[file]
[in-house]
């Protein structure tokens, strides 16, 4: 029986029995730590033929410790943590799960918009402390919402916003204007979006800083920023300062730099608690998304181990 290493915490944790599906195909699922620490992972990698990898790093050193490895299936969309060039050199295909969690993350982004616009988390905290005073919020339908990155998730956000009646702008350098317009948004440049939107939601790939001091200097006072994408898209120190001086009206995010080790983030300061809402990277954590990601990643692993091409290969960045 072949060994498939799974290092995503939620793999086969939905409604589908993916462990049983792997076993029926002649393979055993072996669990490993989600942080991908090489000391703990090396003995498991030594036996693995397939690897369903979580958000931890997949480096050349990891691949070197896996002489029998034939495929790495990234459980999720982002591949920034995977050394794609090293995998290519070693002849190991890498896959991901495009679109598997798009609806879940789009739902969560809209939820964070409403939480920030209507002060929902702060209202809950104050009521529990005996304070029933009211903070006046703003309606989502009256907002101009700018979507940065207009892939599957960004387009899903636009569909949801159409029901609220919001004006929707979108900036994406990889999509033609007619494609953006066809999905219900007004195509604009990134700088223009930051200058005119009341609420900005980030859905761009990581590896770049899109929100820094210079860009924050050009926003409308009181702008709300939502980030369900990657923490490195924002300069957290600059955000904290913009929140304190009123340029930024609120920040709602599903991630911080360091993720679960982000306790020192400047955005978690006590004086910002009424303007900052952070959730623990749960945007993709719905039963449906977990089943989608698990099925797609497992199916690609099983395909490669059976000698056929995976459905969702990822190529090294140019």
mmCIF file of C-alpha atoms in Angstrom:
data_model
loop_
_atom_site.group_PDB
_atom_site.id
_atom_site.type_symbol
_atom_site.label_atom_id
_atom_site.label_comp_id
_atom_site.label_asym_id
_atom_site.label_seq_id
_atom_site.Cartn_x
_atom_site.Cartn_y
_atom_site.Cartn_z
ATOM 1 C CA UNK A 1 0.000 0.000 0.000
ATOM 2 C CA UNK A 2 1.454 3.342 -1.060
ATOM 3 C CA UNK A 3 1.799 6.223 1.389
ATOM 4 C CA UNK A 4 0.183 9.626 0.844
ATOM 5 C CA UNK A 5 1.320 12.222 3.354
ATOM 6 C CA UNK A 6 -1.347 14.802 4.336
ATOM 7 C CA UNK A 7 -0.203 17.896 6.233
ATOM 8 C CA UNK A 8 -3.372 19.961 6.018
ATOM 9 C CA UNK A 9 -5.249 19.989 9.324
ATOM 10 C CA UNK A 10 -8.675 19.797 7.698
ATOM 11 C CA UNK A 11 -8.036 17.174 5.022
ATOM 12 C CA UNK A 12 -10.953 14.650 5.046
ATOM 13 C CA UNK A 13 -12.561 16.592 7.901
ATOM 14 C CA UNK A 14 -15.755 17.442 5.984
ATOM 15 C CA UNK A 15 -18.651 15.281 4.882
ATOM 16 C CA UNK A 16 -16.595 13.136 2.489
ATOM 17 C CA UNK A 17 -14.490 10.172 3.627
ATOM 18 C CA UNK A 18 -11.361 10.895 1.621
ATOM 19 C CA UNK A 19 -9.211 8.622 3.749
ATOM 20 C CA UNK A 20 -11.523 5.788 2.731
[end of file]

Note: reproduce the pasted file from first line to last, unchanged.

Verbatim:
[in-house]
């Protein structure tokens, strides 16, 4: 029986029995730590033929410790943590799960918009402390919402916003204007979006800083920023300062730099608690998304181990 290493915490944790599906195909699922620490992972990698990898790093050193490895299936969309060039050199295909969690993350982004616009988390905290005073919020339908990155998730956000009646702008350098317009948004440049939107939601790939001091200097006072994408898209120190001086009206995010080790983030300061809402990277954590990601990643692993091409290969960045 072949060994498939799974290092995503939620793999086969939905409604589908993916462990049983792997076993029926002649393979055993072996669990490993989600942080991908090489000391703990090396003995498991030594036996693995397939690897369903979580958000931890997949480096050349990891691949070197896996002489029998034939495929790495990234459980999720982002591949920034995977050394794609090293995998290519070693002849190991890498896959991901495009679109598997798009609806879940789009739902969560809209939820964070409403939480920030209507002060929902702060209202809950104050009521529990005996304070029933009211903070006046703003309606989502009256907002101009700018979507940065207009892939599957960004387009899903636009569909949801159409029901609220919001004006929707979108900036994406990889999509033609007619494609953006066809999905219900007004195509604009990134700088223009930051200058005119009341609420900005980030859905761009990581590896770049899109929100820094210079860009924050050009926003409308009181702008709300939502980030369900990657923490490195924002300069957290600059955000904290913009929140304190009123340029930024609120920040709602599903991630911080360091993720679960982000306790020192400047955005978690006590004086910002009424303007900052952070959730623990749960945007993709719905039963449906977990089943989608698990099925797609497992199916690609099983395909490669059976000698056929995976459905969702990822190529090294140019």
mmCIF file of C-alpha atoms in Angstrom:
data_model
loop_
_atom_site.group_PDB
_atom_site.id
_atom_site.type_symbol
_atom_site.label_atom_id
_atom_site.label_comp_id
_atom_site.label_asym_id
_atom_site.label_seq_id
_atom_site.Cartn_x
_atom_site.Cartn_y
_atom_site.Cartn_z
ATOM 1 C CA UNK A 1 0.000 0.000 0.000
ATOM 2 C CA UNK A 2 1.454 3.342 -1.060
ATOM 3 C CA UNK A 3 1.799 6.223 1.389
ATOM 4 C CA UNK A 4 0.183 9.626 0.844
ATOM 5 C CA UNK A 5 1.320 12.222 3.354
ATOM 6 C CA UNK A 6 -1.347 14.802 4.336
ATOM 7 C CA UNK A 7 -0.203 17.896 6.233
ATOM 8 C CA UNK A 8 -3.372 19.961 6.018
ATOM 9 C CA UNK A 9 -5.249 19.989 9.324
ATOM 10 C CA UNK A 10 -8.675 19.797 7.698
ATOM 11 C CA UNK A 11 -8.036 17.174 5.022
ATOM 12 C CA UNK A 12 -10.953 14.650 5.046
ATOM 13 C CA UNK A 13 -12.561 16.592 7.901
ATOM 14 C CA UNK A 14 -15.755 17.442 5.984
ATOM 15 C CA UNK A 15 -18.651 15.281 4.882
ATOM 16 C CA UNK A 16 -16.595 13.136 2.489
ATOM 17 C CA UNK A 17 -14.490 10.172 3.627
ATOM 18 C CA UNK A 18 -11.361 10.895 1.621
ATOM 19 C CA UNK A 19 -9.211 8.622 3.749
ATOM 20 C CA UNK A 20 -11.523 5.788 2.731